A new crinkle has been added to the global supply chain crisis: potatoes. It has not been a spud-tacular 12 months in the international economy, with shipping container shortages and port backlogs causing notable scarcity in many sectors of the marketplace. But while White House Press Secretary Jen Psaki might dismiss today’s situation as a “tragedy of the treadmill,” a new melodrama involving McDonald’s delicious French fries is unfolding in Japan. Cue the soap opera organ sting and howl to the moon: Oh, the humanity!
Would You Like Fries With That?
McDonald’s is doing the unthinkable in Asia’s largest market for U.S. frozen potato products. The fast-food titan and enabler of clogged arteries had been forced to ration its scrumptious fries because a blend of COVID-19, a protracted labor dispute, and intense flooding in Western Canada is impacting the worldwide potato market.
“Due to large-scale flooding near the Port of Vancouver … and the global supply chain crunch caused by the coronavirus pandemic, there are delays in the supply of potatoes,” McDonald’s Japan said in a statement, adding that it would stop selling large- and medium-sized fries.
The home of the Quarter-Pounder With Cheese is ensuring that patrons can still order fries but in only small-sized portions moving forward. McDonald’s Japan, which has more than 3,000 locations, is now importing 1,000 tons of frozen fries by air. Does this mean other businesses that specialize in potatoes are experiencing the same issues?
Indeed, it is not only McDonald’s that is grappling with a potato problem. Kentucky Fried Chicken locations across Kenya eliminated French fries from the menu, citing shipping delays by key trading partners. Instead, customers can substitute the popular side dish for other menu items, such as coleslaw, soda, chicken, and ugali. Or, if fast-food connoisseurs wish, they can also head over to a Kenyan Burger King and purchase a plate of fries to complement their KFC meal.
Late last year, it also was reported that McDonald’s temporarily stopped selling milkshakes at its locations in England, Scotland, and Wales because of a lorry driver shortage. “Like most retailers, we are currently experiencing some supply chain issues, impacting the availability of a small number of products,” the corporation stated.
Keeping Your Eyes Peeled for a Miracle
On the one hand, potato supply setbacks can be problematic with or without a pandemic. From labor disruptions to lousy weather conditions, a whole host of factors could weigh on the vegetable in any economy. On the other hand, this is a multi-faceted problem that could linger for a long time.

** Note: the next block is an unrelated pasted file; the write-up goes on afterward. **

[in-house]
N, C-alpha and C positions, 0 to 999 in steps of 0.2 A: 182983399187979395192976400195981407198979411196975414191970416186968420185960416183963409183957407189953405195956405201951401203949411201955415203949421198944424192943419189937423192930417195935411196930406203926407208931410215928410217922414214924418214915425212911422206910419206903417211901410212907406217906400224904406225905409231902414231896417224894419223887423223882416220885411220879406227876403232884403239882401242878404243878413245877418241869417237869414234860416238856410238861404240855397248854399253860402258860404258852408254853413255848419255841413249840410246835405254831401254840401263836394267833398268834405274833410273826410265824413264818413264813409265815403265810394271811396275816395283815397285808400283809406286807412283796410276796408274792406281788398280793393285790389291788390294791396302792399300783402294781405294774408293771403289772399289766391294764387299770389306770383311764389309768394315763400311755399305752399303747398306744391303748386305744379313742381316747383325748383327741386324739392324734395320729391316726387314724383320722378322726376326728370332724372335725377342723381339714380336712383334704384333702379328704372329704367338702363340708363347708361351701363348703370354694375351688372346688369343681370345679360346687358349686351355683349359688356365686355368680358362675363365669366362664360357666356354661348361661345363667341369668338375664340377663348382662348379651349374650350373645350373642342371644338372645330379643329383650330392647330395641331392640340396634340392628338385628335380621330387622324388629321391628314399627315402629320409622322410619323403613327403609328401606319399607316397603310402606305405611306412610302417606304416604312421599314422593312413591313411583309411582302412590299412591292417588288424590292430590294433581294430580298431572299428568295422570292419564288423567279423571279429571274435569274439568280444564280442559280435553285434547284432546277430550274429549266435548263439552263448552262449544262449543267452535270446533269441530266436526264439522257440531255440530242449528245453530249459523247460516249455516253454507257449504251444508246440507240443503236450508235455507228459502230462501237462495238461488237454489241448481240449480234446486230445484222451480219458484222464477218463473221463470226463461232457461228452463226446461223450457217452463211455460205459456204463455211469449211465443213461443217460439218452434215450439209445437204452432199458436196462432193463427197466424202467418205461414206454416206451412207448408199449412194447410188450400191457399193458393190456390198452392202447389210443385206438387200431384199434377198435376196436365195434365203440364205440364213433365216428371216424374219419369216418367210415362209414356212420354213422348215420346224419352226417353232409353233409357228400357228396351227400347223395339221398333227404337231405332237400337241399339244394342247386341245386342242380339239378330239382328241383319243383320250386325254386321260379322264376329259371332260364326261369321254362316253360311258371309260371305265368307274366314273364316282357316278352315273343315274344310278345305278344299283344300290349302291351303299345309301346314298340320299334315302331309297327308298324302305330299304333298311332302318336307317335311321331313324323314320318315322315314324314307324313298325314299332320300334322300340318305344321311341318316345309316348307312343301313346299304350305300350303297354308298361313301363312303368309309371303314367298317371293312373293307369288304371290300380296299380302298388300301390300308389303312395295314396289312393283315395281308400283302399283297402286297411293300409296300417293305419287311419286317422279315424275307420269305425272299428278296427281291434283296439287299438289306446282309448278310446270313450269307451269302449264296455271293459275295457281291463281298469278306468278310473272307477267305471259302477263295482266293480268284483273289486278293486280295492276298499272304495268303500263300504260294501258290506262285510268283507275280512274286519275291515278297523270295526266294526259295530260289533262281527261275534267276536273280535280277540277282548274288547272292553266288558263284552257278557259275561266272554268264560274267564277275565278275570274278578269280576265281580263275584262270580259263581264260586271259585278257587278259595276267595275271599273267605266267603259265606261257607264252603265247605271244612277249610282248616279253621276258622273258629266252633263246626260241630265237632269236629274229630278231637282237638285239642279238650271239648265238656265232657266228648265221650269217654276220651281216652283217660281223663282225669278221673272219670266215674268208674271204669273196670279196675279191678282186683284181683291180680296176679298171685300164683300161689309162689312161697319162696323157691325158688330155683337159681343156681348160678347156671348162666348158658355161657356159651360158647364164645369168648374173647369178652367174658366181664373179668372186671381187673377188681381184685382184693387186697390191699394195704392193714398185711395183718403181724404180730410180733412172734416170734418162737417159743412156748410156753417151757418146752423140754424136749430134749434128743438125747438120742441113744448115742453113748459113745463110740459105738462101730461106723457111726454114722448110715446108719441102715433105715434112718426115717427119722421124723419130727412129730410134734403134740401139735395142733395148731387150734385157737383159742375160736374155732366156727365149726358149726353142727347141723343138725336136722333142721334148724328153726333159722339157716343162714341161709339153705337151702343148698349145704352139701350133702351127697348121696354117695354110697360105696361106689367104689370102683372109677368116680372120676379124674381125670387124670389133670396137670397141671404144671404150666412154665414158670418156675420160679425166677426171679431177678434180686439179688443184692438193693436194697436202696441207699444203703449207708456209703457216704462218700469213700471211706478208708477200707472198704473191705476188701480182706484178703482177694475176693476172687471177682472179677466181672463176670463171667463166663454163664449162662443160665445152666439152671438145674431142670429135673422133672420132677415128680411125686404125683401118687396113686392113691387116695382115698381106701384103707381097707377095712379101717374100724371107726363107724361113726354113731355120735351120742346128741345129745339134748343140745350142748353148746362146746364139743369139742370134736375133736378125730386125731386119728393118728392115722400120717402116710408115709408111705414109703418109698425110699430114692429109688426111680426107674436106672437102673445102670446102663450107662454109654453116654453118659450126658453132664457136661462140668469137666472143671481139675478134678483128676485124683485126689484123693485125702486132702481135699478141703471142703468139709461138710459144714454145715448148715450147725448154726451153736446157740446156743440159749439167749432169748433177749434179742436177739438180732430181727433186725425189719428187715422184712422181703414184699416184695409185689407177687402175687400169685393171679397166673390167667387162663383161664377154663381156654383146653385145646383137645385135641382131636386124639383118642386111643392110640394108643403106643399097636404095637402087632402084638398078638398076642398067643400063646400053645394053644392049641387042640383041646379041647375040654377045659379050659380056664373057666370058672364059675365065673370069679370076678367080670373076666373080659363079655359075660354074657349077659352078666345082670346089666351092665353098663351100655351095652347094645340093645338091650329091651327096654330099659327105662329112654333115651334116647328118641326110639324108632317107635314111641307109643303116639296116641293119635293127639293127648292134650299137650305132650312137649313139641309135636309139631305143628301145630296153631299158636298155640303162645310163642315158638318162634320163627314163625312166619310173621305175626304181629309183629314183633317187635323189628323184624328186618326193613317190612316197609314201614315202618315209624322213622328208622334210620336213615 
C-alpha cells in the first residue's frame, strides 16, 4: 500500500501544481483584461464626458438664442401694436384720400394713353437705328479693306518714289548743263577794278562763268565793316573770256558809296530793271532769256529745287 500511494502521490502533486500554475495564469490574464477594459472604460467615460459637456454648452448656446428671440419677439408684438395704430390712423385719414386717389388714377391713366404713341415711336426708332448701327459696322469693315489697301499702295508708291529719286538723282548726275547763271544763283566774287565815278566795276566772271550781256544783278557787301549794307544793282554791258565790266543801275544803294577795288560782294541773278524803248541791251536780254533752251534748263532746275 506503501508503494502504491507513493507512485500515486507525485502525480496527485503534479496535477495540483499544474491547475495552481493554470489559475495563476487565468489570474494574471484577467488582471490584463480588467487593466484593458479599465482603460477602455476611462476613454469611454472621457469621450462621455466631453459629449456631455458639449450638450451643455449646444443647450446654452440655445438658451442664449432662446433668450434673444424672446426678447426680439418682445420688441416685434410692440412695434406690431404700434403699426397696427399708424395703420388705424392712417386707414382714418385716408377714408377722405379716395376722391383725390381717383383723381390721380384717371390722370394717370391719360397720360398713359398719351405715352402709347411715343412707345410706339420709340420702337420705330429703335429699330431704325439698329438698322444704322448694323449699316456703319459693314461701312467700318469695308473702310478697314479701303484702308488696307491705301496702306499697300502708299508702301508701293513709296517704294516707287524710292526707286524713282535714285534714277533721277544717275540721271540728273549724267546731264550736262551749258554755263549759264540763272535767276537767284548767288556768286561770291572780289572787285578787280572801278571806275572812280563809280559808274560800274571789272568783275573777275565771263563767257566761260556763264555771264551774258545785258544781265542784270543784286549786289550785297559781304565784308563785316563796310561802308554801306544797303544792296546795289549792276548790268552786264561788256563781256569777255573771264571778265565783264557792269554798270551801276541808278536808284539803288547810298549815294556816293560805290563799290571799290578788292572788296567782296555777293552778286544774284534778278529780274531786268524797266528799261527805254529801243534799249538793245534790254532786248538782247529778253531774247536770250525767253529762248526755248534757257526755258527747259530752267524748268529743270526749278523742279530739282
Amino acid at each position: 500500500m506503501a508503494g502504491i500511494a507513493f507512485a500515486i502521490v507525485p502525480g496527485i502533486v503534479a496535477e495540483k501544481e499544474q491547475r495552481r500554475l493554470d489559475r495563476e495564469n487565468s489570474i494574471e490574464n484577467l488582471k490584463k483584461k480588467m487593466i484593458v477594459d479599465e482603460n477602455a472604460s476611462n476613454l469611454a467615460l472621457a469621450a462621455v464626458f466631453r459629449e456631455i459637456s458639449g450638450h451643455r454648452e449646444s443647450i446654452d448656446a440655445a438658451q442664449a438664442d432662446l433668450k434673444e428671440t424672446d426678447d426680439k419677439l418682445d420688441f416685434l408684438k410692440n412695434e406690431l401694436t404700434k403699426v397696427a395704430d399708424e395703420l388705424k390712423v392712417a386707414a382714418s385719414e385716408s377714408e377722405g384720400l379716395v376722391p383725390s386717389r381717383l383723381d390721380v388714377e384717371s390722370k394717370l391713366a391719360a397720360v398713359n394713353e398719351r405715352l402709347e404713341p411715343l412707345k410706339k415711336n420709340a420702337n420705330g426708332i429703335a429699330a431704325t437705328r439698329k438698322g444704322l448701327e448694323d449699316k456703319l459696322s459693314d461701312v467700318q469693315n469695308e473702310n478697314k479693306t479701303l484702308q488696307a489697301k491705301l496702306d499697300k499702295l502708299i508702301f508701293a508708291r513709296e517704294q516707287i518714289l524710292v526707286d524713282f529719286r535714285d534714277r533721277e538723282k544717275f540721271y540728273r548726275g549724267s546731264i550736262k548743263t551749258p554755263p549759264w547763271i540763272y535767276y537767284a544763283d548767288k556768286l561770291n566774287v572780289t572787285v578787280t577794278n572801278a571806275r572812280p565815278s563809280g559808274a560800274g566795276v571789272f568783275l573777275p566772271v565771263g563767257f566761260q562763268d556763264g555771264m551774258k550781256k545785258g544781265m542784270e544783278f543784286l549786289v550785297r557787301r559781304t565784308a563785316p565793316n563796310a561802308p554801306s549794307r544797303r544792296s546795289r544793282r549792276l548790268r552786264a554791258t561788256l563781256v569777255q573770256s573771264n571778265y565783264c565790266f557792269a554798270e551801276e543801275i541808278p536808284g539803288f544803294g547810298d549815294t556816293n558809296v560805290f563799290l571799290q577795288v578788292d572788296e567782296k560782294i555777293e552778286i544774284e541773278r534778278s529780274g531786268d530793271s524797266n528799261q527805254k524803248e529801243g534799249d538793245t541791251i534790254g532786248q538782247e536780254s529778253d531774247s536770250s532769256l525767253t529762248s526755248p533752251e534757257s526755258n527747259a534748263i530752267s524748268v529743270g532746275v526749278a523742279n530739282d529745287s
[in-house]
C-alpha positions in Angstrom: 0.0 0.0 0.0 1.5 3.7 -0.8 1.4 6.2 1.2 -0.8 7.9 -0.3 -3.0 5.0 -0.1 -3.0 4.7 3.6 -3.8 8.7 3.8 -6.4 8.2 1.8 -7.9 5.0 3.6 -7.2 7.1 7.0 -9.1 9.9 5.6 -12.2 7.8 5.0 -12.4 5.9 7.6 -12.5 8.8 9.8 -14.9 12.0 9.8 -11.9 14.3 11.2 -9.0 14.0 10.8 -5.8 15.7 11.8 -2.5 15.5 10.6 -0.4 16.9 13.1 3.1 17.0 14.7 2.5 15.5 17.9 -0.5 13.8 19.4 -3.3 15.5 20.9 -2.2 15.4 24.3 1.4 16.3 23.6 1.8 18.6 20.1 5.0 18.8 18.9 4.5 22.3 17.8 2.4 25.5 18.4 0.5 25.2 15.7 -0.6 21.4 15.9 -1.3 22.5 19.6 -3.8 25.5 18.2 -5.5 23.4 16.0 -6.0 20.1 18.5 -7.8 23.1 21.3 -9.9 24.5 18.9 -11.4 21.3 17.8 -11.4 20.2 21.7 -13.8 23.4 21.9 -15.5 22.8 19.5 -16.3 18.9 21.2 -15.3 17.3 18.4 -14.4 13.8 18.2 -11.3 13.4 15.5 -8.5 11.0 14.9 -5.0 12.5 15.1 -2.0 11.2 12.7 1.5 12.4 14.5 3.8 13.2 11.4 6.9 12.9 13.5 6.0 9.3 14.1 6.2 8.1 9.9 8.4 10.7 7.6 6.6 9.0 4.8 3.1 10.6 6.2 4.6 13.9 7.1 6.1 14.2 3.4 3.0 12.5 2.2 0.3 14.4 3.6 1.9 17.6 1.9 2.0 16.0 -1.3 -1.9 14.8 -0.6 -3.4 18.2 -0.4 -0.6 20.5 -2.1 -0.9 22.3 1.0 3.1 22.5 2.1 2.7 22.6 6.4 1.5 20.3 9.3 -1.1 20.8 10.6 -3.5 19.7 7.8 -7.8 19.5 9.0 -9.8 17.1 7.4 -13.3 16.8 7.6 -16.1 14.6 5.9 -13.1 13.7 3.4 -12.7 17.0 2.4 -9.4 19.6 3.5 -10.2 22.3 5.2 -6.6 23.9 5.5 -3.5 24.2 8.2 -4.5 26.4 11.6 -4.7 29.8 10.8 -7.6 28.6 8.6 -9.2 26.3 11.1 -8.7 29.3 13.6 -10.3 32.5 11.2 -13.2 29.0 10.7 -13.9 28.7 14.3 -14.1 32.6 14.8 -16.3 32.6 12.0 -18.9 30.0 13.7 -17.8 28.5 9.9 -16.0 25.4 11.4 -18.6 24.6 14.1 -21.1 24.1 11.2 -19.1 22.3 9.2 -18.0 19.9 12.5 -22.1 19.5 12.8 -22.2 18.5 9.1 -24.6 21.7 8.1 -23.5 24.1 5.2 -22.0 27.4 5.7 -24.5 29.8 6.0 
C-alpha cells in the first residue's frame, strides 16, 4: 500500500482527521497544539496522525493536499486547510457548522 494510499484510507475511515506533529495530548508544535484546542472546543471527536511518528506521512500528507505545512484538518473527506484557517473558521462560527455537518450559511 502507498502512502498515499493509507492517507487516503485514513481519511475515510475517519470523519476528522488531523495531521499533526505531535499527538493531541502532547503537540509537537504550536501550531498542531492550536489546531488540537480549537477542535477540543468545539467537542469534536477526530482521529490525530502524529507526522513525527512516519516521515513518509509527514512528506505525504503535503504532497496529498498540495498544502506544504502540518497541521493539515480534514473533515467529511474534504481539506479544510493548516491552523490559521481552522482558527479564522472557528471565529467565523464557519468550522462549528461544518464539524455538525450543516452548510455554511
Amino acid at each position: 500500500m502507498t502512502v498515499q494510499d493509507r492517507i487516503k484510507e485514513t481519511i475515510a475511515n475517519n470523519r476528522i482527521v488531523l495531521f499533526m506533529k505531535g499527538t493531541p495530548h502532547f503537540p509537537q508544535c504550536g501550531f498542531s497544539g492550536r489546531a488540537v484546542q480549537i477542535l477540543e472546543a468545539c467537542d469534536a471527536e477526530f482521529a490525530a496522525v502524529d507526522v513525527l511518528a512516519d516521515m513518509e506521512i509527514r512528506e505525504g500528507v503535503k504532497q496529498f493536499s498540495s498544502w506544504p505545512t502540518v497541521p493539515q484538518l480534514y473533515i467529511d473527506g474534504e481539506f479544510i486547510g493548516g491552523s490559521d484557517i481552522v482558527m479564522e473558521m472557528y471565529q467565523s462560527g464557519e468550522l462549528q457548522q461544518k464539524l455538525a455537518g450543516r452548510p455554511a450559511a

For example, in South Africa, potato farmers and product makers warned that a terrible frost and excessive rainfall contributed to minuscule local yields. Or, in another instance, in Canada, which recently saw its potato output surge more than 15% over the last year, the flooding in British Columbia led to export delays at the Port of Vancouver.
Atlantic Canada is also enduring a so-called potato export crisis. The Canadian Food Inspection Agency (CFIA) implemented a trade ban in November as part of a response to U.S. concerns over potato warts discovered in two growing areas in Prince Edward Island. This has substantially squeezed farmers.
Last year, in the United States, farmers had to destroy millions of potatoes as the nation’s response to the pandemic-decimated demand. Plus, according to the U.S. Department of Agriculture (USDA), America’s potato production slumped by nearly 2% in 2021. Globally, output in the 2020-2021 marketing season was up a tepid 3%.
Still, prices have not responded accordingly. The Bureau of Labor Statistics (BLS) consumer price index (CPI) report from November noted that potato prices dipped at an annualized rate of 0.2%. But this could change in the following monthly snapshots of the cost of living in the United States.
That’s Spud Life
The latest global supply chain crisis victim shows how this problem is not vanishing. From economists to industry experts to consumers, the consensus is that shortages, backlogs, traffic jams, and skyrocketing global demand are not dissipating anytime soon. Everyone might have a chuckle that McDonald’s has to halt selling orders of large fries, but it is a symptom of a more significant issue that is crushing many corners of the market, from pharmaceuticals to energy. That said, as long as the world has its Big Macs and coffee, consumers can survive anything.
~ Read more from Andrew Moran.